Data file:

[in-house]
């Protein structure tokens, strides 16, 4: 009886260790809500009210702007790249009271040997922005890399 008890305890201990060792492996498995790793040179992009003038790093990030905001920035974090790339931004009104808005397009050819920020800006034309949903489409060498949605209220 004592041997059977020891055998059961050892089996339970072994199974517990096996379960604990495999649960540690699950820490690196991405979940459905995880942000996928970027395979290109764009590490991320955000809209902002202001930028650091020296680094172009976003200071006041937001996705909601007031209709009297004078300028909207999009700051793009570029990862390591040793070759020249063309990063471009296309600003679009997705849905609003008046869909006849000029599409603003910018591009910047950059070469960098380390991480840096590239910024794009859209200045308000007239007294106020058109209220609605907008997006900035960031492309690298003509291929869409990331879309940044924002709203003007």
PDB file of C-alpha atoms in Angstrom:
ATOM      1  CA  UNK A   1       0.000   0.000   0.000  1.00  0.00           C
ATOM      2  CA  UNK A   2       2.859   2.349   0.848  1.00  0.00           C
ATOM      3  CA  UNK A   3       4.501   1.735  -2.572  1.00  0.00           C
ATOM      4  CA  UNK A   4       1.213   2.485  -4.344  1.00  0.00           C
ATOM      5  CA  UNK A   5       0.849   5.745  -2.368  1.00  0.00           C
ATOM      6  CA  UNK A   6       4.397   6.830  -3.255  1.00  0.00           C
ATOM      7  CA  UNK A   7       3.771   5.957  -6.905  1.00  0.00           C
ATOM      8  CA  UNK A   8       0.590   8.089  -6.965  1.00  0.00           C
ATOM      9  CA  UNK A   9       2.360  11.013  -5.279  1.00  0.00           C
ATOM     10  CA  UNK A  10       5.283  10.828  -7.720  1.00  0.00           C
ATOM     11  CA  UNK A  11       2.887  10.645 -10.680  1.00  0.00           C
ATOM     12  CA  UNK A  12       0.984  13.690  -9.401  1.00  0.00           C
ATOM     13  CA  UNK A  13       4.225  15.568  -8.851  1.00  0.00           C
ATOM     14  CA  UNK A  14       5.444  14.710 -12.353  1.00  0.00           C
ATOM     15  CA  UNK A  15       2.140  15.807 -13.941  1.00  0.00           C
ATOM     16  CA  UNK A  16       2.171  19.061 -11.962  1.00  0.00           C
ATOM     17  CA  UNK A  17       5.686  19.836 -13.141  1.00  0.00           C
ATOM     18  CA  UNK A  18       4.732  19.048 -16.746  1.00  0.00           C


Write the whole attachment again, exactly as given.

[in-house]
């Protein structure tokens, strides 16, 4: 009886260790809500009210702007790249009271040997922005890399 008890305890201990060792492996498995790793040179992009003038790093990030905001920035974090790339931004009104808005397009050819920020800006034309949903489409060498949605209220 004592041997059977020891055998059961050892089996339970072994199974517990096996379960604990495999649960540690699950820490690196991405979940459905995880942000996928970027395979290109764009590490991320955000809209902002202001930028650091020296680094172009976003200071006041937001996705909601007031209709009297004078300028909207999009700051793009570029990862390591040793070759020249063309990063471009296309600003679009997705849905609003008046869909006849000029599409603003910018591009910047950059070469960098380390991480840096590239910024794009859209200045308000007239007294106020058109209220609605907008997006900035960031492309690298003509291929869409990331879309940044924002709203003007």
PDB file of C-alpha atoms in Angstrom:
ATOM      1  CA  UNK A   1       0.000   0.000   0.000  1.00  0.00           C
ATOM      2  CA  UNK A   2       2.859   2.349   0.848  1.00  0.00           C
ATOM      3  CA  UNK A   3       4.501   1.735  -2.572  1.00  0.00           C
ATOM      4  CA  UNK A   4       1.213   2.485  -4.344  1.00  0.00           C
ATOM      5  CA  UNK A   5       0.849   5.745  -2.368  1.00  0.00           C
ATOM      6  CA  UNK A   6       4.397   6.830  -3.255  1.00  0.00           C
ATOM      7  CA  UNK A   7       3.771   5.957  -6.905  1.00  0.00           C
ATOM      8  CA  UNK A   8       0.590   8.089  -6.965  1.00  0.00           C
ATOM      9  CA  UNK A   9       2.360  11.013  -5.279  1.00  0.00           C
ATOM     10  CA  UNK A  10       5.283  10.828  -7.720  1.00  0.00           C
ATOM     11  CA  UNK A  11       2.887  10.645 -10.680  1.00  0.00           C
ATOM     12  CA  UNK A  12       0.984  13.690  -9.401  1.00  0.00           C
ATOM     13  CA  UNK A  13       4.225  15.568  -8.851  1.00  0.00           C
ATOM     14  CA  UNK A  14       5.444  14.710 -12.353  1.00  0.00           C
ATOM     15  CA  UNK A  15       2.140  15.807 -13.941  1.00  0.00           C
ATOM     16  CA  UNK A  16       2.171  19.061 -11.962  1.00  0.00           C
ATOM     17  CA  UNK A  17       5.686  19.836 -13.141  1.00  0.00           C
ATOM     18  CA  UNK A  18       4.732  19.048 -16.746  1.00  0.00           C